Those studies should also include how best to defend against ballistic missiles launched from vessels off our coasts—especially from the Gulf of Mexico or Latin America. Such an expansion would be consistent with the language of the Defense Authorization Act that directed the Secretary of Defense to provide a report on future improvements for the U.S. homeland defense, including:
- An assessment of the Ballistic missile threat from North Korea and Iran through 2022 and the effectiveness of our current and planned Ballistic Missile Defense (BMD) systems against that threat, including improvements that could result from additional ground based interceptors and sensors, additional ground based BMD sites, enhancements in operations effectiveness, and most notably:
- “[T]he potential for future enhancement and deployment of the[Navy’s] Standard Missile-3 Block IIA interceptor to augment United States homeland ballistic missile defense; missile defense options to defend the United States homeland against ballistic missiles that could be launched from vessels on the seas around the United States, including the Gulf of Mexico, or other ballistic missile threats that could approach the United States from the south, should such a threat arise in the future;” and
- “[A]ny other options the Secretary considers appropriate.”
For each of these options, the Act directs that SecDef evaluate the advantages and disadvantages, including considerations of technical feasibility; operational effectiveness and utility against the projected future threat; cost, cost effectiveness, and affordability; and agility to respond to changes in future threat evolution. Hopefully, this study will address the concerns we have raised about ballistic missiles that might be launched from vessels off our coasts—and particularly from the Gulf of Mexico.
The second bullet above should assure that our suggestion for deploying “Aegis Ashore” sites around the Gulf of Mexico is considered among the counters to the threat from vessels off our coasts. The last sentence of the second bullet opens the door for considering the threat of a satellite-borne nuclear weapon that could be launched by North Korea or Iran over the South Pole to approach the U.S. from the South. Aegis at Sea can help counter that threat.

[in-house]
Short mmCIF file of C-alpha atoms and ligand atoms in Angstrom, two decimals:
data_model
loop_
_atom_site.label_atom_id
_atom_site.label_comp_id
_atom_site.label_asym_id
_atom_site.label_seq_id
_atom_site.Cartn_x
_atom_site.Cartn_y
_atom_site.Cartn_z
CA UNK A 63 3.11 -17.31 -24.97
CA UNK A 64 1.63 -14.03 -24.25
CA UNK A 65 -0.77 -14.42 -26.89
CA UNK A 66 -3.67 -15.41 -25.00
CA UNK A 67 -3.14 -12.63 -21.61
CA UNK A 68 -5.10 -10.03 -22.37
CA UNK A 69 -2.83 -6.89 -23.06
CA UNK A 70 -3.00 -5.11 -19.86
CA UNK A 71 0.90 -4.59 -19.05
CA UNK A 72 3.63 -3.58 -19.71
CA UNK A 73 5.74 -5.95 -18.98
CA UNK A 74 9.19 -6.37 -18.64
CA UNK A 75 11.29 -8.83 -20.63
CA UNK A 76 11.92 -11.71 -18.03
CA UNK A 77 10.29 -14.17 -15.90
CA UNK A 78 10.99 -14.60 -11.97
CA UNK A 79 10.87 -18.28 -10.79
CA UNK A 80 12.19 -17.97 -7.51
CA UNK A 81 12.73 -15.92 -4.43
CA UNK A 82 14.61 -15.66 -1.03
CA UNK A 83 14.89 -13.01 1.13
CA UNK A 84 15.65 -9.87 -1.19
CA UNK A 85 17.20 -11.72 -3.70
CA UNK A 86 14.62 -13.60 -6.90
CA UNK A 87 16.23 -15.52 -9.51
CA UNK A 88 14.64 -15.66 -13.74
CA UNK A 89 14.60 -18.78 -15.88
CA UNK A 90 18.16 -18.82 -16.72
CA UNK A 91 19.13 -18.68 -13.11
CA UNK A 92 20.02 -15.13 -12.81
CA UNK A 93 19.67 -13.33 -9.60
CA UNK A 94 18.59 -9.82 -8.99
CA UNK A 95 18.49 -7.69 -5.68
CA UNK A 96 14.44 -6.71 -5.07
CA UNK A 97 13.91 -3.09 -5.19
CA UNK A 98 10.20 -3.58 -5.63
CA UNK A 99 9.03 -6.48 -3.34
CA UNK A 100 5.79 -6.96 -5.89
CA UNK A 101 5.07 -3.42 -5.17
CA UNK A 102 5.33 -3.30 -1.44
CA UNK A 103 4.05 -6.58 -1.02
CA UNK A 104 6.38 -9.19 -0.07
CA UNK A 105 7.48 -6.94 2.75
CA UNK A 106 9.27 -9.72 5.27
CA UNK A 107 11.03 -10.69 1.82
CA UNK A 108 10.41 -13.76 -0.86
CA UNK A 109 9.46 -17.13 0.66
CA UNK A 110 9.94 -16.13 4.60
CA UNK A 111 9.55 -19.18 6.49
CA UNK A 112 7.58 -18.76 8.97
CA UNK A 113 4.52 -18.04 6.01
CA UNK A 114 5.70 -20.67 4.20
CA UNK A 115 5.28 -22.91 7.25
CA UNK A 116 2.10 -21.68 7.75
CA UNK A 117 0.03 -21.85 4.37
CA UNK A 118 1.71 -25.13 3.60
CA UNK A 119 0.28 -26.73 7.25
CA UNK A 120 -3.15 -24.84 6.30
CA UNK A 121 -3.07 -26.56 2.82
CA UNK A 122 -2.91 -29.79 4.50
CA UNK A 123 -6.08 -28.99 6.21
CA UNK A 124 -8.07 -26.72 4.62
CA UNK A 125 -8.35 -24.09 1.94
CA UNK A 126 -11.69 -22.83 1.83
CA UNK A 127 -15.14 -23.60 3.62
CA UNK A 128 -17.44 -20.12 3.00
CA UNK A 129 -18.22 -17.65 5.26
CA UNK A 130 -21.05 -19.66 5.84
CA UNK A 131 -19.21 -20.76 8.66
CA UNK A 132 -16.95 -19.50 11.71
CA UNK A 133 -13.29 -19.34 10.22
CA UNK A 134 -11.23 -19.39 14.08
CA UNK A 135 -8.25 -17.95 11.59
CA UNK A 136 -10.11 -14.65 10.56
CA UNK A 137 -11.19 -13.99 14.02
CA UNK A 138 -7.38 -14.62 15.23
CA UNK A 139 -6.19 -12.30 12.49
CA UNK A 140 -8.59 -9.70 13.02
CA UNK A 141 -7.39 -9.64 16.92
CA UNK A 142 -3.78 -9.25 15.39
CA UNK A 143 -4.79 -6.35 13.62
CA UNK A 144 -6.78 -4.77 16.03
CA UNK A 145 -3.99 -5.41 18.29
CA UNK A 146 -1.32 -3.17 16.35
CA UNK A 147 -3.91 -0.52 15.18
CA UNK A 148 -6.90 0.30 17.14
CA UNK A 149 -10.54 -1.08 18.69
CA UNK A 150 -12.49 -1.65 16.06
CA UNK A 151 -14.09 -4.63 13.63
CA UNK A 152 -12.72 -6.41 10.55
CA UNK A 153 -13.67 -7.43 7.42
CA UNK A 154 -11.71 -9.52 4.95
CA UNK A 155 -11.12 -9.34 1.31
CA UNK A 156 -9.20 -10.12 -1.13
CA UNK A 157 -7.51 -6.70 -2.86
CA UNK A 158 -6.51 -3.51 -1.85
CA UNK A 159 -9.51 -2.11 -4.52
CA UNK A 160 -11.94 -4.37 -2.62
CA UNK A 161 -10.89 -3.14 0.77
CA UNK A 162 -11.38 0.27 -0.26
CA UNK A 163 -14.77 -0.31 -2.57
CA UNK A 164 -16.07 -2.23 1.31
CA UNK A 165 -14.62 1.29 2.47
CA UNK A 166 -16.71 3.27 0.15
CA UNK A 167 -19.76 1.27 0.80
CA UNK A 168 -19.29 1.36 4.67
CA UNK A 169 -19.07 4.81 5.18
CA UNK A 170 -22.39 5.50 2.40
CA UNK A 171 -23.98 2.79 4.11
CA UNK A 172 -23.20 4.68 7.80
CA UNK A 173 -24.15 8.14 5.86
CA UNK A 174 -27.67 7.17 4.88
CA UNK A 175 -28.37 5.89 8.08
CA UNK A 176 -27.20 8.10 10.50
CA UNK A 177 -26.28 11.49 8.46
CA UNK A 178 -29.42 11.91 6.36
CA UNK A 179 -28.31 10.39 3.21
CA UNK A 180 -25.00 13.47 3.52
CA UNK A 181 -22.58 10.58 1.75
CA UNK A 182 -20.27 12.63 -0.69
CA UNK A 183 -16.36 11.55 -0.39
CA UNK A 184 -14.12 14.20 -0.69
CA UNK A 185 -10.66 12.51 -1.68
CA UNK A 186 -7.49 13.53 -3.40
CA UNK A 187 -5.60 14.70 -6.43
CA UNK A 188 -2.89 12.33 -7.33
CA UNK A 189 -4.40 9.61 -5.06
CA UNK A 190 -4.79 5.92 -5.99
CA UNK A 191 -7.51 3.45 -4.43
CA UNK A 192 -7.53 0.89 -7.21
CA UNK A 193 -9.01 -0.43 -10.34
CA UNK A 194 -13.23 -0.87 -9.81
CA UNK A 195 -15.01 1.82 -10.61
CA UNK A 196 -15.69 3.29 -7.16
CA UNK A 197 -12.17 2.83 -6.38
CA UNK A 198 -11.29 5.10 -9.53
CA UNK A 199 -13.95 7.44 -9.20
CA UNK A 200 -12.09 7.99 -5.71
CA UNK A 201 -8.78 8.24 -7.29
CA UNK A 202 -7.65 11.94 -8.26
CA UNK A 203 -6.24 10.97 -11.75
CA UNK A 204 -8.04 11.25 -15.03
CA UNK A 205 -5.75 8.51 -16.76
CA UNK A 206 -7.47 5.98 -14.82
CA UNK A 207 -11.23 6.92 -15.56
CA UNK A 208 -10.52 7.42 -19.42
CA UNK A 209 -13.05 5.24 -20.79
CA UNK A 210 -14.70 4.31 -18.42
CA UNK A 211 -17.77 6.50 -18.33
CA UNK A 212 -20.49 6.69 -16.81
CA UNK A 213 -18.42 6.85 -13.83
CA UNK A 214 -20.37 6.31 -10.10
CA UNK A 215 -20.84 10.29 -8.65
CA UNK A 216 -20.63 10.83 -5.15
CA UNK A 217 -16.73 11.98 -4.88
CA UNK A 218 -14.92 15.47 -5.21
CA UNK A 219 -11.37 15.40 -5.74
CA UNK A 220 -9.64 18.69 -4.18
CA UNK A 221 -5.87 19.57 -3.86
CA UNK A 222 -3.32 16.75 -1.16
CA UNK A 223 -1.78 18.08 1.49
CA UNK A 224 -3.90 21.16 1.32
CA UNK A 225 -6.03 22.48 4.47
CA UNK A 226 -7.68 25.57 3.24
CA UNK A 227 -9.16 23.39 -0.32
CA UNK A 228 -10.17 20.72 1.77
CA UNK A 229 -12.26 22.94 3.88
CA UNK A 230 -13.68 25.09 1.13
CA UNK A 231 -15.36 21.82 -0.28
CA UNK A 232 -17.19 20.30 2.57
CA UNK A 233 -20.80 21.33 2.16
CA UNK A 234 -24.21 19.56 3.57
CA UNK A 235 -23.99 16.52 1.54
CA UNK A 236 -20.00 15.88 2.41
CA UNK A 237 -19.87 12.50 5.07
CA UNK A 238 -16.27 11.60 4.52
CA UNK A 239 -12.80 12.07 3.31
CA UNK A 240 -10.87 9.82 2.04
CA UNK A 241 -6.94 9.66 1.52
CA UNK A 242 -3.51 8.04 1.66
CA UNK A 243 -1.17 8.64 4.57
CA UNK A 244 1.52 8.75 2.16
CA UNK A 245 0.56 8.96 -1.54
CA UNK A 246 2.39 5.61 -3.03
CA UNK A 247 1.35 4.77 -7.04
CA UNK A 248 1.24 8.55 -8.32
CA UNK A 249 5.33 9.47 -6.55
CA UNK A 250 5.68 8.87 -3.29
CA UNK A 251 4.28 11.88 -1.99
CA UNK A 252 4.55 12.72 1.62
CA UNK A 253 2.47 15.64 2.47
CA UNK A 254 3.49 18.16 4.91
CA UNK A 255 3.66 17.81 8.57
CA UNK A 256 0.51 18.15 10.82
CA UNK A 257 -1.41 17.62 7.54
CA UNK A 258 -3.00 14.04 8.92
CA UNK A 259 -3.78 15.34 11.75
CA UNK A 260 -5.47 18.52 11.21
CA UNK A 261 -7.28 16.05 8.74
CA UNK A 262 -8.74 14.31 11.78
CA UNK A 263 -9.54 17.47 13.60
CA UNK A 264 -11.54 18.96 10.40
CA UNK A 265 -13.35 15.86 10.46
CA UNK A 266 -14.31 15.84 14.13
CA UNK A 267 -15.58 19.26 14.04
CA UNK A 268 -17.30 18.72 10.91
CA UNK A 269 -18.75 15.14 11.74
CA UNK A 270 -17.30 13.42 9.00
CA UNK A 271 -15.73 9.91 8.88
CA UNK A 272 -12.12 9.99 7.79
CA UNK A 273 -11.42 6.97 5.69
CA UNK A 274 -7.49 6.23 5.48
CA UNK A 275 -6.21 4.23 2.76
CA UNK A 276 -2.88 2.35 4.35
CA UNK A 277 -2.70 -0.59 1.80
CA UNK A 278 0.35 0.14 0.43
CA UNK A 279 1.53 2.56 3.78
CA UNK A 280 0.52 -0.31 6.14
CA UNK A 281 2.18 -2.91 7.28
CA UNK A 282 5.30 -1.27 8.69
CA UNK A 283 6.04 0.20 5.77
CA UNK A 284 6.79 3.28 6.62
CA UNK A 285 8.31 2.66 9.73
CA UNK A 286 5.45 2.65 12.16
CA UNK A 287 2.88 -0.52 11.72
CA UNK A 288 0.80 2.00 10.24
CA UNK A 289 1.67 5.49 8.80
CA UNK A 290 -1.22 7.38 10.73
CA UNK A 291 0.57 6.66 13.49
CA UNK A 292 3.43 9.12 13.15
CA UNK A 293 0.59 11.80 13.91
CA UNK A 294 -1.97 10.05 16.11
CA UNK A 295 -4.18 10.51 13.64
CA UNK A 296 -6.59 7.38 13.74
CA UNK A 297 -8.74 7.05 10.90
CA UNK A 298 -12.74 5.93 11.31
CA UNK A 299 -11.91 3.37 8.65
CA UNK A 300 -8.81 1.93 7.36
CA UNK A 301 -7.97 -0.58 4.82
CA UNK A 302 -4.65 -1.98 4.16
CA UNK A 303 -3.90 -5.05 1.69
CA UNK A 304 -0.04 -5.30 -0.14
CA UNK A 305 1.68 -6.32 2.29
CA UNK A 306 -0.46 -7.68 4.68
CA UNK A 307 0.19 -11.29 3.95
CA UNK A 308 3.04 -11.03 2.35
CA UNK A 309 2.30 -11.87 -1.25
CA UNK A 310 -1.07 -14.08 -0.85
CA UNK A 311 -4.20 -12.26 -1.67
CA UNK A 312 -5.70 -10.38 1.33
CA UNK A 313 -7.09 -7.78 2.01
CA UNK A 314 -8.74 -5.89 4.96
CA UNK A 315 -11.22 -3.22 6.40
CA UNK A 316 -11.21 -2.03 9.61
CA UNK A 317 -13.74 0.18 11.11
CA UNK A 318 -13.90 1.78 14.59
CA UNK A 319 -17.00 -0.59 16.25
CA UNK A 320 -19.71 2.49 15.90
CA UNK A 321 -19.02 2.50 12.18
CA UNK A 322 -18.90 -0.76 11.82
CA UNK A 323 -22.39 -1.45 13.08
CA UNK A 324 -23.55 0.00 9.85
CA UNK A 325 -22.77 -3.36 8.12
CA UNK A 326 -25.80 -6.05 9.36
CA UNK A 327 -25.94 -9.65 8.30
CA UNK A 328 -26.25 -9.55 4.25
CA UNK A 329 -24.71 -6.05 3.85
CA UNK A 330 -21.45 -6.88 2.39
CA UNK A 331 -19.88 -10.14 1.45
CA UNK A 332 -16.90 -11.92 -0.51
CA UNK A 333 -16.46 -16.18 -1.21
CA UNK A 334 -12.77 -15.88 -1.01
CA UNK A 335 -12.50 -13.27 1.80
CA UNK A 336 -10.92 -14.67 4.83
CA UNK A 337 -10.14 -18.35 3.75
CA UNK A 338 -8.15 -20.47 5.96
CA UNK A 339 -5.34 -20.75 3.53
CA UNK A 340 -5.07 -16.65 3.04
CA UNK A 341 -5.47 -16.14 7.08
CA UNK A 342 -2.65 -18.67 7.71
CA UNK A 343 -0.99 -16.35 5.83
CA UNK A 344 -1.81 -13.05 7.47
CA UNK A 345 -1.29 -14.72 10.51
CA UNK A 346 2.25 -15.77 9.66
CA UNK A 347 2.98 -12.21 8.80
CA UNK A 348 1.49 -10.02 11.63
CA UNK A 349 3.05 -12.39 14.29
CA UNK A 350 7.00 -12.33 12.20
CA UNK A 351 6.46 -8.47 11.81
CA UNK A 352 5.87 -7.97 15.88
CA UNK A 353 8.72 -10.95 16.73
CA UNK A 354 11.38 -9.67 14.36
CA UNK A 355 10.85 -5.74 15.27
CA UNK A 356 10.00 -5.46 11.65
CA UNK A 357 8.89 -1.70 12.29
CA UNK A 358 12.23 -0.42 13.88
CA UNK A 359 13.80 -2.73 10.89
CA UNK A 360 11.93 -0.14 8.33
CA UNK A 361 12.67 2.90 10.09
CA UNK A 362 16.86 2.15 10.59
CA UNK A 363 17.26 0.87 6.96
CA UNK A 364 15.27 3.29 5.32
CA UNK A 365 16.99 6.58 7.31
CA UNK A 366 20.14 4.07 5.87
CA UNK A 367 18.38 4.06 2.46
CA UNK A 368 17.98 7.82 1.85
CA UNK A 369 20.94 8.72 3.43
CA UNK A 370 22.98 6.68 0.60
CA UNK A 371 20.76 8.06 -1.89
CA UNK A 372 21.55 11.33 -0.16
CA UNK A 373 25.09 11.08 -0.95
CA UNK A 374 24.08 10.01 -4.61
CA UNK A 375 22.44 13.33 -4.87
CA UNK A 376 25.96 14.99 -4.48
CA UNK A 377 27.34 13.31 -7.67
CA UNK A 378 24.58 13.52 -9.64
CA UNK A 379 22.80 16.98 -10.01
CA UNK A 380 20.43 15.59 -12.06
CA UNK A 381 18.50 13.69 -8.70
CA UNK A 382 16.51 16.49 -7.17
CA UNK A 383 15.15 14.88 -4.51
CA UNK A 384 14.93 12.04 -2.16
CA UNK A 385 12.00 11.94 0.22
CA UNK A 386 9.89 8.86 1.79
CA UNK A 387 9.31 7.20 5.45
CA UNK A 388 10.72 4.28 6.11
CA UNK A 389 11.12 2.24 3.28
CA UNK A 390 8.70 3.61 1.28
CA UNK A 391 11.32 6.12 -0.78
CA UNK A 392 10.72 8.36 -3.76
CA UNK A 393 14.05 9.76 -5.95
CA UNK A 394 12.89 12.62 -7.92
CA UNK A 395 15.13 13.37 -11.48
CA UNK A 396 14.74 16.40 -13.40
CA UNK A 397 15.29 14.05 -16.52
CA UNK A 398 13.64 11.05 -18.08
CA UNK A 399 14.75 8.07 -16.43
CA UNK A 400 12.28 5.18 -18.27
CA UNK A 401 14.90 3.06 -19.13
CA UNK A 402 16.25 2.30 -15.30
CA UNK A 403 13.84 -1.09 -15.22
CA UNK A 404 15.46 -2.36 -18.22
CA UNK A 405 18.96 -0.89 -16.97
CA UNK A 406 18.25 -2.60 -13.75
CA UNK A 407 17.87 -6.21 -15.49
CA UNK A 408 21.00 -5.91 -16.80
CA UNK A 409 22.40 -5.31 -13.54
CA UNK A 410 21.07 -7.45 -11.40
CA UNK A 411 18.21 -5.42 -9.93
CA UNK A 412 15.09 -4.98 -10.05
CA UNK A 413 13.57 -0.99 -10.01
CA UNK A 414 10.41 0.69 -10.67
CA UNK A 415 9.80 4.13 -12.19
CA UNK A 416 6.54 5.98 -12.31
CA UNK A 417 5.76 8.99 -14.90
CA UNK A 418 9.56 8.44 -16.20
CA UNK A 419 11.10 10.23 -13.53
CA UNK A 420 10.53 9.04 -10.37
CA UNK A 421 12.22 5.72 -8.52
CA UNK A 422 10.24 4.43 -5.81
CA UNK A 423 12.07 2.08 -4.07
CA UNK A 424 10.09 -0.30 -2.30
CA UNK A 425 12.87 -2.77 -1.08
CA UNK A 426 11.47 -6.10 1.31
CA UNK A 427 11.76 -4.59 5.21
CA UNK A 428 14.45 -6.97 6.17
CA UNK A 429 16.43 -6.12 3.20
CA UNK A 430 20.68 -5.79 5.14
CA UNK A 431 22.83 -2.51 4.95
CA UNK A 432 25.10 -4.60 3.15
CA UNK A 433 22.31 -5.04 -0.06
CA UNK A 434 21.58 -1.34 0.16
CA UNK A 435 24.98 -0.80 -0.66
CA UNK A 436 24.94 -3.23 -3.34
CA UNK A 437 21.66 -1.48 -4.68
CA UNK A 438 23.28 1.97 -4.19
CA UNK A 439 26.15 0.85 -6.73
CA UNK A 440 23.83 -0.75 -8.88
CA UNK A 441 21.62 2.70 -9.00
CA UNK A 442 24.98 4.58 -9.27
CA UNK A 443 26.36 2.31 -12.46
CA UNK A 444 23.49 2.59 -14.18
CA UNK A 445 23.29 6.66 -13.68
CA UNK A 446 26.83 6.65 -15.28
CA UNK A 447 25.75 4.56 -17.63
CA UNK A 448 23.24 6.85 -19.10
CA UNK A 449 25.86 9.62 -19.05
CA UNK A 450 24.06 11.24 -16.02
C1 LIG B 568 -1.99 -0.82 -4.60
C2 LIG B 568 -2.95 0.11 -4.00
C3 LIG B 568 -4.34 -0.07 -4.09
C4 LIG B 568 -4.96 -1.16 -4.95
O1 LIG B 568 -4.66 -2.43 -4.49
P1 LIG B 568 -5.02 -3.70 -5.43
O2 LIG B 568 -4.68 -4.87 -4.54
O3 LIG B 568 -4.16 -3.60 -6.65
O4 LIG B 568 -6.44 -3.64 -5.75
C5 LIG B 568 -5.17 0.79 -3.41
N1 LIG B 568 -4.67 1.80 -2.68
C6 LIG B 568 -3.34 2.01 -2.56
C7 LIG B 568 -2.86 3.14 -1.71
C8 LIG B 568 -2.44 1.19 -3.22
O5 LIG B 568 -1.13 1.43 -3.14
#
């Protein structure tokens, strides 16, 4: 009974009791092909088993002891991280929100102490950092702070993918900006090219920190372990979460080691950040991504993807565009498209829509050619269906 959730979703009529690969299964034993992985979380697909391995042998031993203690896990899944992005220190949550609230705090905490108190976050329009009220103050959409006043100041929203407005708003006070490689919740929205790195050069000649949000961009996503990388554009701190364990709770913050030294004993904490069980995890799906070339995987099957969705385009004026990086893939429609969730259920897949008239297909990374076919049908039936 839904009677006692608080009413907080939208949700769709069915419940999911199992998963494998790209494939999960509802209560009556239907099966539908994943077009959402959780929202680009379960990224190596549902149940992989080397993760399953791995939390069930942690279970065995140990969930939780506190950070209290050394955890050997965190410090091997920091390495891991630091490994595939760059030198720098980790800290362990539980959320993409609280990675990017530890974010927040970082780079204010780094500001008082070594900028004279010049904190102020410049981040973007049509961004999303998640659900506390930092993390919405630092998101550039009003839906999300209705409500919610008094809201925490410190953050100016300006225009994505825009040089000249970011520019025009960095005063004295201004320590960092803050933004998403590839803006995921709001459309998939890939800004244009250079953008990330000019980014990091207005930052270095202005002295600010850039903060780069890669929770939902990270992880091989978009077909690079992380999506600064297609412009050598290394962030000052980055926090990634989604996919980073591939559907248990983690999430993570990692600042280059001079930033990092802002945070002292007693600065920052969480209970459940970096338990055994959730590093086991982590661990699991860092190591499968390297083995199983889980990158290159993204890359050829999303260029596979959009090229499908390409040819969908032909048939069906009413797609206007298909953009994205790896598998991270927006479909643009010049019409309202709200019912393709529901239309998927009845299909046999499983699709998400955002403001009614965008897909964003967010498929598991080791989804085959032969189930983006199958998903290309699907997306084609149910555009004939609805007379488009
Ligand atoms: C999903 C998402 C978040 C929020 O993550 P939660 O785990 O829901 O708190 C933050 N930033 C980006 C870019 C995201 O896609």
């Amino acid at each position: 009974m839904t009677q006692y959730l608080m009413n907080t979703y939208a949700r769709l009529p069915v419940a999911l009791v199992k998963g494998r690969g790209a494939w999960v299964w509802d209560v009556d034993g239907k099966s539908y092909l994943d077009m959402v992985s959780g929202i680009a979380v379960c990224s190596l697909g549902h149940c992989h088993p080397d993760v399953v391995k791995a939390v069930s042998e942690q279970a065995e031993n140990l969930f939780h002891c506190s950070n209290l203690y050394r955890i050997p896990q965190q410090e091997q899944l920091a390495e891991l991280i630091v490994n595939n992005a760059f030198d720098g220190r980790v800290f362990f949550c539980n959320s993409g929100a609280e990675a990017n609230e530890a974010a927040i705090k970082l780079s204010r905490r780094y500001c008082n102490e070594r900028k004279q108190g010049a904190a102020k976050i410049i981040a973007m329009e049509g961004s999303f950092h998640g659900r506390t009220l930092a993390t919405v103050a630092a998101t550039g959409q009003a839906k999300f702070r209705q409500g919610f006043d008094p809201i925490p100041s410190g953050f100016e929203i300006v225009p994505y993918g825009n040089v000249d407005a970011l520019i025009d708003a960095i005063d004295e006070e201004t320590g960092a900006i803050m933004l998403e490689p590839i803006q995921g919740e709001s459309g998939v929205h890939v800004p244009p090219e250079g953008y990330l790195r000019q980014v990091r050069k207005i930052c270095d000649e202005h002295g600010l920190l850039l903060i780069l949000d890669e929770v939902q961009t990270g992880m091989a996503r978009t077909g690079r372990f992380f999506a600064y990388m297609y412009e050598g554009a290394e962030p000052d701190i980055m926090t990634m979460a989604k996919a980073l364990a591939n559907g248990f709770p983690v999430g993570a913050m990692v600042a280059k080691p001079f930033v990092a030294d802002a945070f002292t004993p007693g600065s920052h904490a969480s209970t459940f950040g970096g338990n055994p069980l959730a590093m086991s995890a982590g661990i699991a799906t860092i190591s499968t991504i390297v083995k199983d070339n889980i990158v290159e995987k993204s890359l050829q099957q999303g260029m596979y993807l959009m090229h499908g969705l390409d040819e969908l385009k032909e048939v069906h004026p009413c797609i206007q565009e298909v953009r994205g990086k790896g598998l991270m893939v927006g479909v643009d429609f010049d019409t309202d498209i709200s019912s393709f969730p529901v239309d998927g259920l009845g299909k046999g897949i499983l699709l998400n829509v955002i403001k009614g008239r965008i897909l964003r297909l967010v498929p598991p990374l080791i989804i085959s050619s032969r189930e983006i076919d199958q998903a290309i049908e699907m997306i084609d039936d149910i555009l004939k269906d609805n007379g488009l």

What to do?
High Frontier will continue to inform the powers that be of the existential EMP threat from the south and how deploying Aegis Ashore sites around the Gulf of Mexico can significantly reduce our vulnerability to that threat.
We are even more focused on working with the grass roots as well as local and state authorities. Hopefully, they will urge key federal authorities and their representatives in congress to begin to deal effectively with it, beginning with how the Secretary of Defense deals with these issues in his response to the Defense Authorization Act for 2014.
We met last year with local Mississippi authorities about deploying such a site in Pascagoula, where our Aegis ships are built—not a big deal to build an Aegis Ashore site there. We personally confirmed that they and other local and state authorities up to and including the Governor of Mississippi were receptive to the idea, if the Washington powers that be would accommodate them.
We are now exploring these issues and possibilities with local authorities in Florida, beginning with the possibility or a deployment at Tyndall Air Force Base in Panama City. We will be considering other deployment possibilities as indicated by the “stars” in the above figure and urge that the federal powers that be do their own studies. How many sites are required depends on the velocity of the defensive interceptor—the faster, the fewer sites required. Such considerations should be folded into the scheduled interceptor improvements—e.g., the Block IIA will be a faster interceptor (perhaps by 2018) and would allow wider spacing between Aegis Ashore bases. Studies should also consider Coast Guard vessels that might carry the same components as Aegis Ashore—except on vessels that are commonly deployed in the Gulf.
We consider our message to grass roots America to be urgently important. Our local and state authorities need to understand these issues and what they might do if their federal representatives continue to fail “to provide for the common defense.”
And what can you do?
Join us at High Frontier in seeking to alert the public and our local and state authorities to the existential threats posed by both man-made and natural EMP events—and what can be done about these threats.
We need your help in spreading this information to the grass roots and to encourage all “powers that be” to provide for the common defense as they are sworn to do. Will you do your part?
Begin by passing this message to your friends and suggest they visit our webpage, www.highfrontier.org for more information. Also, please encourage your sphere of influence to sign up for our weekly e-newsletter!